Hepatitis B is a potentially life threatening liver infection caused by the hepatitis B virus (HBV). It is transmitted through contact with the blood or other body fluids of an infected person.1 The disease is not always self limiting: In adults approx. 5 % of acute infections will follow a chronic course of varying degrees of severity; infants will develop chronic hepatitis B in up to 90 % of the cases.1 An estimated 257 million people are living with HBV infection. In 2015, hepatitis B resulted in 887,000 deaths, mostly from complications (including cirrhosis and hepatocellular carcinoma).1 The hepatitis B core antigen (HBc) cannot be detected in the serum, but antibodies against it appear soon after HBsAg appears in the serum, and can be detected throughout the course of HBV infection.2,3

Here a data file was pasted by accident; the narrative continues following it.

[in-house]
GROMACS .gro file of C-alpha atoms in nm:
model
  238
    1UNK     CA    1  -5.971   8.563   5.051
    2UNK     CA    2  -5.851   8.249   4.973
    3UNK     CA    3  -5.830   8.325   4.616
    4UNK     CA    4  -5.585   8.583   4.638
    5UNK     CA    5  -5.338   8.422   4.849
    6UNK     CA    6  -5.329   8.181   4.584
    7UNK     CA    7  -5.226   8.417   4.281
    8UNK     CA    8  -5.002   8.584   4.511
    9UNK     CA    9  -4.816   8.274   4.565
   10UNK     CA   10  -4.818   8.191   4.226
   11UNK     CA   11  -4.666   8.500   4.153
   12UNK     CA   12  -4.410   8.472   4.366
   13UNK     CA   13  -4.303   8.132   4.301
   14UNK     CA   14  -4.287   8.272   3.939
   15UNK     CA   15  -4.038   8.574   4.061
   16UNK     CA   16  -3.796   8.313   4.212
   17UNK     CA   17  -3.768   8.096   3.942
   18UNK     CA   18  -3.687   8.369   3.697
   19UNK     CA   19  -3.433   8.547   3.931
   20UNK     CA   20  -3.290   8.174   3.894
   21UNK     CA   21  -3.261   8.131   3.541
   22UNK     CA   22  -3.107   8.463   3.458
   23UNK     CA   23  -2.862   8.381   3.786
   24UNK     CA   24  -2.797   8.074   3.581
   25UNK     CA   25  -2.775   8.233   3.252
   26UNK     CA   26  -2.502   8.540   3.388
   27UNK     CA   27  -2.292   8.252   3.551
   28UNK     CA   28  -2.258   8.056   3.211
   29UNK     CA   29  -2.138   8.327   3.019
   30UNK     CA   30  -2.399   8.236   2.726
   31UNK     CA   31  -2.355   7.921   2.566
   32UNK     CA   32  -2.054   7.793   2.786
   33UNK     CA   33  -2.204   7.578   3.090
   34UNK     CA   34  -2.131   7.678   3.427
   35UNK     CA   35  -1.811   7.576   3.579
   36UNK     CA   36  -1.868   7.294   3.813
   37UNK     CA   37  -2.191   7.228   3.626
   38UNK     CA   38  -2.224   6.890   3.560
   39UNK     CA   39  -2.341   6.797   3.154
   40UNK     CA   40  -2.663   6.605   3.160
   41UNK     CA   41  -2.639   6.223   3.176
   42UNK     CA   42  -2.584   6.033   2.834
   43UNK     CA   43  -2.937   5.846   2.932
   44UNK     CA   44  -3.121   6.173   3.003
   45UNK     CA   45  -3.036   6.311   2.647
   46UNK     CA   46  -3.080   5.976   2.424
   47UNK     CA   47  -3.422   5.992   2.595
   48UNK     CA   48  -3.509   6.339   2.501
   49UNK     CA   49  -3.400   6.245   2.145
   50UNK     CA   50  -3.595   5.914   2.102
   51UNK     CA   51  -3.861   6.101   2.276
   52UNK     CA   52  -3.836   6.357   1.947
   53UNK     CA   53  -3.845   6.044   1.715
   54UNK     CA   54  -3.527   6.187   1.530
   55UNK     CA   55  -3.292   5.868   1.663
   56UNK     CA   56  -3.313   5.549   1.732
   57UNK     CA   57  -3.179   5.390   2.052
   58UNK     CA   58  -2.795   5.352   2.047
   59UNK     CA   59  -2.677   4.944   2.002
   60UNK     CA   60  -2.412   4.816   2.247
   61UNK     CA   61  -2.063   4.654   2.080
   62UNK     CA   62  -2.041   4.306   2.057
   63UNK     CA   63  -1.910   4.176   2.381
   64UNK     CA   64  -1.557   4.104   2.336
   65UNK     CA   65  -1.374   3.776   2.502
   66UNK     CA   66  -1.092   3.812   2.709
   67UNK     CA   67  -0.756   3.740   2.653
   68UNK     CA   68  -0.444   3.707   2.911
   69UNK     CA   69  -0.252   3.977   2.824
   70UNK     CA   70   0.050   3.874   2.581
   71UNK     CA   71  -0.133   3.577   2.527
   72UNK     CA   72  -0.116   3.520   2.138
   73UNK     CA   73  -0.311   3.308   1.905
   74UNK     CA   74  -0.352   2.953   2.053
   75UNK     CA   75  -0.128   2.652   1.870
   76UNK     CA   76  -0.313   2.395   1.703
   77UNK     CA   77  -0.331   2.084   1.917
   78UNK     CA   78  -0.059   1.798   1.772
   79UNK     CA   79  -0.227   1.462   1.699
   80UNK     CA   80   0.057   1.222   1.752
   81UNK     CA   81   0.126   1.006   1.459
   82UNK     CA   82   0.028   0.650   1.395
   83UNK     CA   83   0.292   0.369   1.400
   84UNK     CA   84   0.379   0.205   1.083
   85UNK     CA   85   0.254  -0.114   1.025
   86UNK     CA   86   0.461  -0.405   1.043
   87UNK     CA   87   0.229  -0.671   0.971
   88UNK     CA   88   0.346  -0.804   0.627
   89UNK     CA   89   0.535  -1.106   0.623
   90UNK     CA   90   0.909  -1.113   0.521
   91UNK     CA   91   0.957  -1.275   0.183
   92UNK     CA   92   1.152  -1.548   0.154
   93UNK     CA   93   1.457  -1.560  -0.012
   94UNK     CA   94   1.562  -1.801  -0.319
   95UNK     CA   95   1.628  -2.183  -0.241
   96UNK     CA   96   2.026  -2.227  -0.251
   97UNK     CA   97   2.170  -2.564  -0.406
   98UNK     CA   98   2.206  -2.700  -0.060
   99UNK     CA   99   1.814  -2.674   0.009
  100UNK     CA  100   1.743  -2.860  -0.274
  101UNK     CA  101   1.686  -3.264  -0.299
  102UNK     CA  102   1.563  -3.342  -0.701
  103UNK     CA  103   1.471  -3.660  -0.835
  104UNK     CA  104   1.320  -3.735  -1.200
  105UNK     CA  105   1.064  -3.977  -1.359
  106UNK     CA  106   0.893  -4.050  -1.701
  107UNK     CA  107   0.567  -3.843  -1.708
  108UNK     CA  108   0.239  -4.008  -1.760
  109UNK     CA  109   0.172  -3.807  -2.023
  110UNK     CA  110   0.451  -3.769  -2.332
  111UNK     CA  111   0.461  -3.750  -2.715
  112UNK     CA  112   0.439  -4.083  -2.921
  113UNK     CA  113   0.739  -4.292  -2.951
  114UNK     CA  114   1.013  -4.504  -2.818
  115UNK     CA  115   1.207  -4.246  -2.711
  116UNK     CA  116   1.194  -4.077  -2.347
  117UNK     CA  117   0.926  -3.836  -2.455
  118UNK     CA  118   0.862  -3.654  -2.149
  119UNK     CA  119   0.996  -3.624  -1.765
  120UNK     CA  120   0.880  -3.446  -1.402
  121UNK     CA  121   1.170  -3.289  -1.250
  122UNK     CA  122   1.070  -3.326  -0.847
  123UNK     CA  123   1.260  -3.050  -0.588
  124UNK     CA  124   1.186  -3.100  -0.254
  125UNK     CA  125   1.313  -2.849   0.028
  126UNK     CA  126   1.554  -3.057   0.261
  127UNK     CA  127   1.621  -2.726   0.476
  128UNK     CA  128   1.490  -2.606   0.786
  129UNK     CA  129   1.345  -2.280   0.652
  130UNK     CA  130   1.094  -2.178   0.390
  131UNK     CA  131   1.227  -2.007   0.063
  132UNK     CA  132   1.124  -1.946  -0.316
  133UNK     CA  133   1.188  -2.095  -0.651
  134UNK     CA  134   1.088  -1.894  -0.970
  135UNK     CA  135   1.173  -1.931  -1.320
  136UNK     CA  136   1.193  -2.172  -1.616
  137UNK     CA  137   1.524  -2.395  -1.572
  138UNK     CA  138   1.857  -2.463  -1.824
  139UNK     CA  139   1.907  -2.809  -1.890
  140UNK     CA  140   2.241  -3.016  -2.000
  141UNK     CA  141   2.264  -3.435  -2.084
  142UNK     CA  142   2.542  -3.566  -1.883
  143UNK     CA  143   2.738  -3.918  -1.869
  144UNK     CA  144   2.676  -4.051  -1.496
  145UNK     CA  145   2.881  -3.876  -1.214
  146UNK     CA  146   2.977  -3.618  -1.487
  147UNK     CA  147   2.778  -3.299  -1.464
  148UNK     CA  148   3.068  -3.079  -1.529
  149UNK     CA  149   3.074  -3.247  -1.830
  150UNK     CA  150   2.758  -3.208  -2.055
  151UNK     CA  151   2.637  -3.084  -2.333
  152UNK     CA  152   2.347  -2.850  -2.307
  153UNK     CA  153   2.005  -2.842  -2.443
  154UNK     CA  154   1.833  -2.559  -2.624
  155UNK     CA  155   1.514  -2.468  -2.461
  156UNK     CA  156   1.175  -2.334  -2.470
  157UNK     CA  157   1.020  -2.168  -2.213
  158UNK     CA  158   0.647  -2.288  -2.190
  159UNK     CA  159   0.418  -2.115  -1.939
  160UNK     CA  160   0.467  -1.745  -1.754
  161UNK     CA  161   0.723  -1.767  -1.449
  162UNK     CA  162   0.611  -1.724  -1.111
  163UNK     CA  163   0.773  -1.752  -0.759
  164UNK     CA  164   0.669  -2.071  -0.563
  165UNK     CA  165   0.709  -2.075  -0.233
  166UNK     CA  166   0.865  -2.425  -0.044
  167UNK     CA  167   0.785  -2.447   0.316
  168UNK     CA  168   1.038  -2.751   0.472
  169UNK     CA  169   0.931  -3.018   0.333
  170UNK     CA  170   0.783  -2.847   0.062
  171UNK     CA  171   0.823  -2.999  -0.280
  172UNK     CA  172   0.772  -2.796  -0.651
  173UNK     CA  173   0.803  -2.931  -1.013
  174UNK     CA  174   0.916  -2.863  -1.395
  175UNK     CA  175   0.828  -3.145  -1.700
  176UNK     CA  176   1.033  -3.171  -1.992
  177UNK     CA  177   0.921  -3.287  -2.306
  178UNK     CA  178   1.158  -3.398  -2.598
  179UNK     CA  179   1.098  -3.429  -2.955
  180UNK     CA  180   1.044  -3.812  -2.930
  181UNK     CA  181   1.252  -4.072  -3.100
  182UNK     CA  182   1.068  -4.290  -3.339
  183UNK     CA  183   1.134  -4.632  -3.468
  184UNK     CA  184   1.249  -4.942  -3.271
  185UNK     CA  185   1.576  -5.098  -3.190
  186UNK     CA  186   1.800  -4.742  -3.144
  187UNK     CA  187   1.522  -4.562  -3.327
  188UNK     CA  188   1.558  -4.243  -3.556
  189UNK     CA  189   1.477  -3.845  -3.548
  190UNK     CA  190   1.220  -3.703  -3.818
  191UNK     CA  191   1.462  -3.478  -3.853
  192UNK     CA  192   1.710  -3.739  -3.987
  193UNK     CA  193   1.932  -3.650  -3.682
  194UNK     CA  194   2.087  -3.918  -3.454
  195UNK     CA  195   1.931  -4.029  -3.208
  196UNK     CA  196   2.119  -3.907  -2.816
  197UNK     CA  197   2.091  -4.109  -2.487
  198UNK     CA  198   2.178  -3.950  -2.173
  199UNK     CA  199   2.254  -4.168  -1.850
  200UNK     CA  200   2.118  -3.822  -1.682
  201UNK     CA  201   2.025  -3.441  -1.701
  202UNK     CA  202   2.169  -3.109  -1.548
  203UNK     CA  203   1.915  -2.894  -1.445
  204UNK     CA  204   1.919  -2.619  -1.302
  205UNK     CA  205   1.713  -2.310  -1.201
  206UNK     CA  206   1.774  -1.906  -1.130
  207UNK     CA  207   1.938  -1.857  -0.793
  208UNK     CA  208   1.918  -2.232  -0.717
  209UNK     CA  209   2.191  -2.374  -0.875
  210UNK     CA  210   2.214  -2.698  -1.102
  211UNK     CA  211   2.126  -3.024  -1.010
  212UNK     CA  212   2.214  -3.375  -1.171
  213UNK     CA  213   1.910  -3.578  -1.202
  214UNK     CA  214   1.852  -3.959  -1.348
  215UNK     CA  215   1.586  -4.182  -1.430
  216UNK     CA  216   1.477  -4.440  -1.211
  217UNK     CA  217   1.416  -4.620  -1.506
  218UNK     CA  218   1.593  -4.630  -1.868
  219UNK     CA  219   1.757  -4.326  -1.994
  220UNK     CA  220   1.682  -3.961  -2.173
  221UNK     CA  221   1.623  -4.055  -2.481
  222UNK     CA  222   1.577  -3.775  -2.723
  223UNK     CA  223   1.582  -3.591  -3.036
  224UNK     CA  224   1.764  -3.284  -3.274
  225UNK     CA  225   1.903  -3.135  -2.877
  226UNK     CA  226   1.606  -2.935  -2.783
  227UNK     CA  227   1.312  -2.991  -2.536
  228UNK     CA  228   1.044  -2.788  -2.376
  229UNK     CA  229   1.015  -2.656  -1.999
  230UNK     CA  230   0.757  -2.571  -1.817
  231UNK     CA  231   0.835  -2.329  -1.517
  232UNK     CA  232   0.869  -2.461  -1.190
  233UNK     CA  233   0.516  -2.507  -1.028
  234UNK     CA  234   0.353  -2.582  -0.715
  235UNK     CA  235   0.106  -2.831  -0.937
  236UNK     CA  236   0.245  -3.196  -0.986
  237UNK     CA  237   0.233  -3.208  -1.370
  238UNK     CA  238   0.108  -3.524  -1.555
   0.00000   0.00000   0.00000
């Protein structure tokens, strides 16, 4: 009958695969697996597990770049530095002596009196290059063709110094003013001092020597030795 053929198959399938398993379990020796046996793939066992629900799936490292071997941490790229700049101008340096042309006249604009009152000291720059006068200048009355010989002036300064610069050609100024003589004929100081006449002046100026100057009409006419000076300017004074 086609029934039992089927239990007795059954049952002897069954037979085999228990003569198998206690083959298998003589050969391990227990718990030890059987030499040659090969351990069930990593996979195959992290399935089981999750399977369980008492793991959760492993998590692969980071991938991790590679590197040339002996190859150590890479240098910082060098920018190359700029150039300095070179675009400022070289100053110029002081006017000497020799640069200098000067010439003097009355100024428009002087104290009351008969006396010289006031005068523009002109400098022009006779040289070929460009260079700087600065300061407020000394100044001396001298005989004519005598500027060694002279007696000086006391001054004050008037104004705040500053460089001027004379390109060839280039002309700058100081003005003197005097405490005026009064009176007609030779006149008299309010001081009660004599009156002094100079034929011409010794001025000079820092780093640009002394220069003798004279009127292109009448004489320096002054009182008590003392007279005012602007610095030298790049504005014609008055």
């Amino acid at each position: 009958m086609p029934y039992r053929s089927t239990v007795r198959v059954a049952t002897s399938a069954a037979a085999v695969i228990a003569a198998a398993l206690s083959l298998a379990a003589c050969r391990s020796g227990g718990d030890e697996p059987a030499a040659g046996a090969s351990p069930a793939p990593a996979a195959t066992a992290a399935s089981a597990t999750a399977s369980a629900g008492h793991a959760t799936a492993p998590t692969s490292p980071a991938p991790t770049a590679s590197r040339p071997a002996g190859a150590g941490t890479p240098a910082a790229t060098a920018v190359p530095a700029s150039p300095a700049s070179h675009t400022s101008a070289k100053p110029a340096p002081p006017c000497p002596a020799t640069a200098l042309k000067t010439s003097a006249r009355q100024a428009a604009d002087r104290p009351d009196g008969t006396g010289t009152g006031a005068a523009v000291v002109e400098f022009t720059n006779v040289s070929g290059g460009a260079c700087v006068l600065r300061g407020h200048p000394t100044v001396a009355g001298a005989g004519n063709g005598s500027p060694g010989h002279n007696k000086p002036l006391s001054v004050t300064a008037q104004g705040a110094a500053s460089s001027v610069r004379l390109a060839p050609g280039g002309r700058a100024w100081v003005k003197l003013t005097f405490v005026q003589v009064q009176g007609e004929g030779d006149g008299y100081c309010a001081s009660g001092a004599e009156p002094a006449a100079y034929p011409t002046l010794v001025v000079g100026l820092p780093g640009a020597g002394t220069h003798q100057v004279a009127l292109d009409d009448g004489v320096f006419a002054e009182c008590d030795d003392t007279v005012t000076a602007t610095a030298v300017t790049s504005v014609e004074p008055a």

Anti‑HBc IgM antibodies usually persist for up to 6 months, being then replaced by anti‑HBc IgG antibodies, which may persist for life.3,4 Anti-HBc IgM titers may increase to detectable levels during exacerbations of chronic hepatitis B.5,6 Tests for detecting anti‑HBc IgM antibodies are used, in conjunction with HBsAg determinations, to identify acute hepatitis B.